Invariably, there will be parents who do no agree with a book that has been chosen for the course. In one case, a parent was adamant that her child was not going to read Lord of the Flies as the novel was deeply violent and disturbing. She hadn’t read it, but I couldn’t argue with her—I felt traumatized every time I taught the novel! Reading about the darkness of man’s heart twice a year is more than a little demoralizing.
On a larger scale, however, school boards have banned particular books because parents have complained about the content being inappropriate. Not wanting to upset parents, school officials have created restrictions on whether a book can be used in curriculum and or occupy a shelf in the library. In one situation the school was still permitted to have the book in the library, but it was not allowed to be on the shelf; it had to be behind the front counter. “Psst. I hear you have a copy of [insert banned book title here]. Can you set me up?”
I have even had parents who did not want their teens reading The Golden Compass by Phillip Pullman which is a choice novel on a grade ten academic course at my school. His Dark Materials series has received international attention for its being banned in numerous Catholic school boards; it was blacklisted from classroom use and removed from bookshelves in school libraries. The main objection was and still is Pullman’s Atheist beliefs that are supposedly purported in the novel series. I have read the series and feel that although he has these beliefs the novel can be appreciated by all for its merit as a unique fantasy construct and a captivating story. Regardless of whether you disagree with Pullman’s perspective on religion, you can still appreciate the story. All the main literary elements—plot, setting, character, theme and symbolism—are worth studying.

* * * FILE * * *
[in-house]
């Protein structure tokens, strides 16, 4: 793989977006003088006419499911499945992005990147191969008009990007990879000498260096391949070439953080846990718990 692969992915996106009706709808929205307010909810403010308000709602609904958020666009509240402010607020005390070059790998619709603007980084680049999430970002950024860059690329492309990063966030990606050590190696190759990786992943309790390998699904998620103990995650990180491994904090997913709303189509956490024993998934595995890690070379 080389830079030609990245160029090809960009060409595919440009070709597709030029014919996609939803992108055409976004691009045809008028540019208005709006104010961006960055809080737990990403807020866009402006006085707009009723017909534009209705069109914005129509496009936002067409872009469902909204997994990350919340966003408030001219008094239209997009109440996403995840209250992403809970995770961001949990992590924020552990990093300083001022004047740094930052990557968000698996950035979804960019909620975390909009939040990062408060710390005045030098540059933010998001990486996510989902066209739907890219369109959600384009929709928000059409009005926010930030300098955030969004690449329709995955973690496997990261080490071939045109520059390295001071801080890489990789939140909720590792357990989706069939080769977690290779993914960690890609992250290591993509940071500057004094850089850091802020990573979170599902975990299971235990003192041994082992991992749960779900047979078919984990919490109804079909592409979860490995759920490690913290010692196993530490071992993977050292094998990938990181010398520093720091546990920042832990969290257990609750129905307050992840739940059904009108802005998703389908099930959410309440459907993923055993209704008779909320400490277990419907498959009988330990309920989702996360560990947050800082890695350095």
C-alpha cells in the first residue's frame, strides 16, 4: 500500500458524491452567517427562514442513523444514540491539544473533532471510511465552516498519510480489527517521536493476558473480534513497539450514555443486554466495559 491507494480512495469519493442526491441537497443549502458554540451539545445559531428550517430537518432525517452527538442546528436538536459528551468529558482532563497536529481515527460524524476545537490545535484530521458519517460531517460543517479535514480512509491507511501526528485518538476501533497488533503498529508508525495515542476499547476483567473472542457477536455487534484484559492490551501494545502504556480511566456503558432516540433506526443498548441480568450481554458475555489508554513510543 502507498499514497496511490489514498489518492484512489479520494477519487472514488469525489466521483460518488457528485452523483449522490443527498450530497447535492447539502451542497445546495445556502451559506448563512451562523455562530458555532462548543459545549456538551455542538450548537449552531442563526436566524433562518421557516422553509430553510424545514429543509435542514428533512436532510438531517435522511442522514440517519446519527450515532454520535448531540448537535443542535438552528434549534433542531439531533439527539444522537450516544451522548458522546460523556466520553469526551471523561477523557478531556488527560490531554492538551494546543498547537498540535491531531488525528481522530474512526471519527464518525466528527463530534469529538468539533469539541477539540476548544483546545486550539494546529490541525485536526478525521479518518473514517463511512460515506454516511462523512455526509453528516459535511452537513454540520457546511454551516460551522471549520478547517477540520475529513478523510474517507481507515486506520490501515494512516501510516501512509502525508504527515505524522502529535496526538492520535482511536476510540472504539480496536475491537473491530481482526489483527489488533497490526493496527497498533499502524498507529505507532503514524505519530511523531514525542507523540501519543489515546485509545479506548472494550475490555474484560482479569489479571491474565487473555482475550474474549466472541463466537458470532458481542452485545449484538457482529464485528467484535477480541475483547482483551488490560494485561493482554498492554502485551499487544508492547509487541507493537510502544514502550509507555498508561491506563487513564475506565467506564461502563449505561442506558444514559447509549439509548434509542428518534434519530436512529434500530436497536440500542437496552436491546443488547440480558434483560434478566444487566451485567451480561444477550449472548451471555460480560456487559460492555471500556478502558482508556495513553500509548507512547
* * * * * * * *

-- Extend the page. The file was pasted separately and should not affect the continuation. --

Shakespeare’s controversial comedy, The Merchant of Venice, is also blacklisted in many school boards because of its anti-Semitic attitudes. That the Christians in the play treat Shylock, the Jewish moneylender, with great prejudice is certainly true; however, Shylock also gives an impassioned speech appealing to the sameness of all people, saying, “Hath not a Jew eyes? Hath not a Jew hands, organs, dimensions, senses, affections, passions?” (III.II.46-47). The end of the speech, which is an argument for why Shylock should take revenge on the Christian merchant Antonio, is not complimentary to either religion. Shylock justifies taking murderous revenge because he believes it is what a Christian would do! What is valuable in teaching this play is the dialogue that is produced as a result. Insights into the anti-Semitism during Shakespeare’s lifetime could also be examined.
I find it most disturbing that books would be banned because they contained a particularly offensive word. Words are just words. It’s how people use them that matters. One such novel, To Kill a Mockingbird by Harper Lee, is a well-crafted story that is primarily focused on the prejudice against Black people in the American South during the Great Depression. The novel is semi-autobiographical as Lee incorporated many elements and people from her own childhood; however, the maturation of the young girl, Scout Finch, frames the telling of another story that contains extreme prejudice. Should we not read the book because it contains events that involve prejudice? I strongly disagree.
There is a reason that we choose to study books and not to simply read them. There is a great deal of potential in some books to spark conversation about history in order to determine if the events are accurately portrayed for a particular time period. The dialogue that is produced by studying a controversial novel as a class is valuable. Banning books is contrary to the concept of getting a ‘higher’ education. Young people are capable of intelligently discussing controversial material, and you will find that many disengaged learners will actually thrive in an intellectually stimulating environment.
Censorship is the enemy #1 of education.